Will you require in present dower with her,
Or cease your quest of love ?
Bur.

Most royal majesty,
I crave no more than hath your highness offered,
Nor will you tender less.
Lear.

Right noble Burgundy,
When she was dear to us, we did hold her so;
But now her price is fallin. Sir, there she stands :
If aught within that little-seeming substance,
Or all of it, with our displeasure pieced,
And nothing more, may fitly like your grace,
She's there, and she is yours.
Bur.

I know no answer.
Lear. Will you, with those infirmities she owes,
Unfriended, new adopted to our hate,
Dowered with our curse, and strangered with our oath,
Take her,

leave her ? Bur.

Pardon me, royal sir ; Election makes not up on such conditions.

Lear. Then leave her, sir ; for, by the power that made me, I tell you all her wealth.--[To FRANCE.) For you, great king, I would not from your love make such a stray, To match you where I hate : therefore, beseech you To avert your liking a more worthier way Than on a wretch whom Nature is ashamed Almost to acknowledge hers. France.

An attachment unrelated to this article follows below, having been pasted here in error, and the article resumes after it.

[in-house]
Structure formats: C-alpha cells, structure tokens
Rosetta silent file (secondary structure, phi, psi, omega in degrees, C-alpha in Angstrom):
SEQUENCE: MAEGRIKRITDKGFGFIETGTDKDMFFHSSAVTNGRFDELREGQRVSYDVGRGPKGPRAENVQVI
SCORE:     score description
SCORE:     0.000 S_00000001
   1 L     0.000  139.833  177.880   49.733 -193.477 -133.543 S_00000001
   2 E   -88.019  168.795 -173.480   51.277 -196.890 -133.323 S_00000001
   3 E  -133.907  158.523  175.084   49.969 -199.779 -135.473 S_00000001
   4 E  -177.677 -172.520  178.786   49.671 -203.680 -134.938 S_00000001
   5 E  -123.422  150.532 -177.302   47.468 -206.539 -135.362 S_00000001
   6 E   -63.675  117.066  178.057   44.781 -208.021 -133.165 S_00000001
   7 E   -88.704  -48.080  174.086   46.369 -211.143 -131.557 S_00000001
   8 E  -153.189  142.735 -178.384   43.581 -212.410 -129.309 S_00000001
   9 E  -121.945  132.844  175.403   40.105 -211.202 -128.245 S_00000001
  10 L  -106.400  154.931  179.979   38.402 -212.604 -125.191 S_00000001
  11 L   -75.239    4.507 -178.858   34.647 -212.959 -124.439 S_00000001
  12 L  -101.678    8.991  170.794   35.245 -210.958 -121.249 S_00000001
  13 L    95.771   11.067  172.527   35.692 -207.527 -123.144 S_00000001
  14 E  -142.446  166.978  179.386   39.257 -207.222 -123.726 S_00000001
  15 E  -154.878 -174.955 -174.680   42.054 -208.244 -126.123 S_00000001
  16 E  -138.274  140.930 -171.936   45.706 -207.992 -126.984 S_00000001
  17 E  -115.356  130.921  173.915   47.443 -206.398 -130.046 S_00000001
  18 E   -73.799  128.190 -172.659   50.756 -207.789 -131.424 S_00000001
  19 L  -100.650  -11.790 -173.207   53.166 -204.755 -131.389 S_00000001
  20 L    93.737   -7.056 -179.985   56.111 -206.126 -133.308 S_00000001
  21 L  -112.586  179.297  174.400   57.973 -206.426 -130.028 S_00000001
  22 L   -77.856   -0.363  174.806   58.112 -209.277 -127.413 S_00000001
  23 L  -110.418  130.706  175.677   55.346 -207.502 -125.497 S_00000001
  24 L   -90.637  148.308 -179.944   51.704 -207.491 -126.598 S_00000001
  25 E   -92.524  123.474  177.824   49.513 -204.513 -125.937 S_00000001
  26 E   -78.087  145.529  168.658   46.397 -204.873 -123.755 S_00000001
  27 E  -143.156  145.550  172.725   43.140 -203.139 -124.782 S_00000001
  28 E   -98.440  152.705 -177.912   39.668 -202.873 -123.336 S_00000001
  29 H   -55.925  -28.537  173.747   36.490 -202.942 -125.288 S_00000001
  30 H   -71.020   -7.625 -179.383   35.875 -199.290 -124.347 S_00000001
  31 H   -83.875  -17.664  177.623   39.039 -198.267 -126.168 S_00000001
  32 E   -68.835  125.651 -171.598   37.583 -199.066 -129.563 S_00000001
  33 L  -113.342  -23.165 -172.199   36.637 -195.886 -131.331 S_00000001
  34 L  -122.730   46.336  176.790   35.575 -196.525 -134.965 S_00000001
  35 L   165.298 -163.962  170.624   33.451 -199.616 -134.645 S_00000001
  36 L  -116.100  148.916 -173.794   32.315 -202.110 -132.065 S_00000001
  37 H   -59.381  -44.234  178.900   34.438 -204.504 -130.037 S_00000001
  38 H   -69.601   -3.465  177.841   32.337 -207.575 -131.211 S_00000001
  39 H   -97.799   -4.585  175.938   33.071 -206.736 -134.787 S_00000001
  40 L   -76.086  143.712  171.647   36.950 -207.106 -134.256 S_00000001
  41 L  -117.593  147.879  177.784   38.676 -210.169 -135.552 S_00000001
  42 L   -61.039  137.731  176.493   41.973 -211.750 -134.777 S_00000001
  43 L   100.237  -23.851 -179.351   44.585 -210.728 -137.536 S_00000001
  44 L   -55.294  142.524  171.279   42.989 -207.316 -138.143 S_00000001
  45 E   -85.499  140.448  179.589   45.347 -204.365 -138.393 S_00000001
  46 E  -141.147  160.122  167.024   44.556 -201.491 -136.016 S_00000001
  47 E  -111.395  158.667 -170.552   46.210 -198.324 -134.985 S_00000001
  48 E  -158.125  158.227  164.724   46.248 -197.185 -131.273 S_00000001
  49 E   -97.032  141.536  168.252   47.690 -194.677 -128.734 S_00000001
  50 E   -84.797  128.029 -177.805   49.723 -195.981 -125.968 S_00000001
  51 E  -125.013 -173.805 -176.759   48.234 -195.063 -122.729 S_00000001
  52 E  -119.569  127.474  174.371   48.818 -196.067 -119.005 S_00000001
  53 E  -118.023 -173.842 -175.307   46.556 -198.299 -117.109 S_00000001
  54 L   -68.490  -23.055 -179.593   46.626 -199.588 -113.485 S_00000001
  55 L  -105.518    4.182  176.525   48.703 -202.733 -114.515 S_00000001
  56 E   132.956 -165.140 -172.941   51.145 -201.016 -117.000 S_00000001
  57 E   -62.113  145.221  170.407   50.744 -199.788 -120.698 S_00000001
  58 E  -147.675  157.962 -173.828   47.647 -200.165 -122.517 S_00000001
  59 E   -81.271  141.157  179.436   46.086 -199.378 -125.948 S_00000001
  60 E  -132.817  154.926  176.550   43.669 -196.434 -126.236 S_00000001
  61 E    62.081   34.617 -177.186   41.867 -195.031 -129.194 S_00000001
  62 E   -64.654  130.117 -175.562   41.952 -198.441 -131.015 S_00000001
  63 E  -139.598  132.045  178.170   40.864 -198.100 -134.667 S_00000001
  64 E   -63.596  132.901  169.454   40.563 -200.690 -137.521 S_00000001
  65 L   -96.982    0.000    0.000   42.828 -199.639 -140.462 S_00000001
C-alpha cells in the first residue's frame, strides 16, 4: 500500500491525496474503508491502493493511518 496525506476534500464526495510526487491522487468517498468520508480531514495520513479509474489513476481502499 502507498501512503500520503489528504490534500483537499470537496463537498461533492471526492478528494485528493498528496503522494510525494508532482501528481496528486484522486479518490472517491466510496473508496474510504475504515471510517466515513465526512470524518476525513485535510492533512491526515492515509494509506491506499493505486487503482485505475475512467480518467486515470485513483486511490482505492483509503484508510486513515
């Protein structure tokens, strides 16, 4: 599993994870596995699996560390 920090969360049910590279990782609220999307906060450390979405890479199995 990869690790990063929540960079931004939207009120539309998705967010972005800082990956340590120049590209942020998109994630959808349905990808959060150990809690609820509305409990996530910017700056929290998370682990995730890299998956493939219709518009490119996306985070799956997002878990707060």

This is most strange, That she who even but now was your best object, The argument of your praise, balm of your age, Most best, most dearest, should in this trice of time

Commit a thing so monstrous, to dismantle
So many folds of favour. Sure, her offence
Must be of such unnatural degree,
That monsters it, or your fore-vouched affection
Fall into taint, which to believe of her,
Must be a faith that reason without miracle
Could never plant in me.
Cor.

I yet beseech your majesty
If for I want that glib and oily art,
To speak and purpose not; since what I well intend,
I'll do 't before I speak; that you make known
It is no vicious blot, murder, or foulness,
No unchaste action, or dishonoured step,
That hath deprived me of your grace and favour;
But even for want of that for which I am richer,
A still-soliciting eye, and such a tongue
That I am glad I have not, though not to have it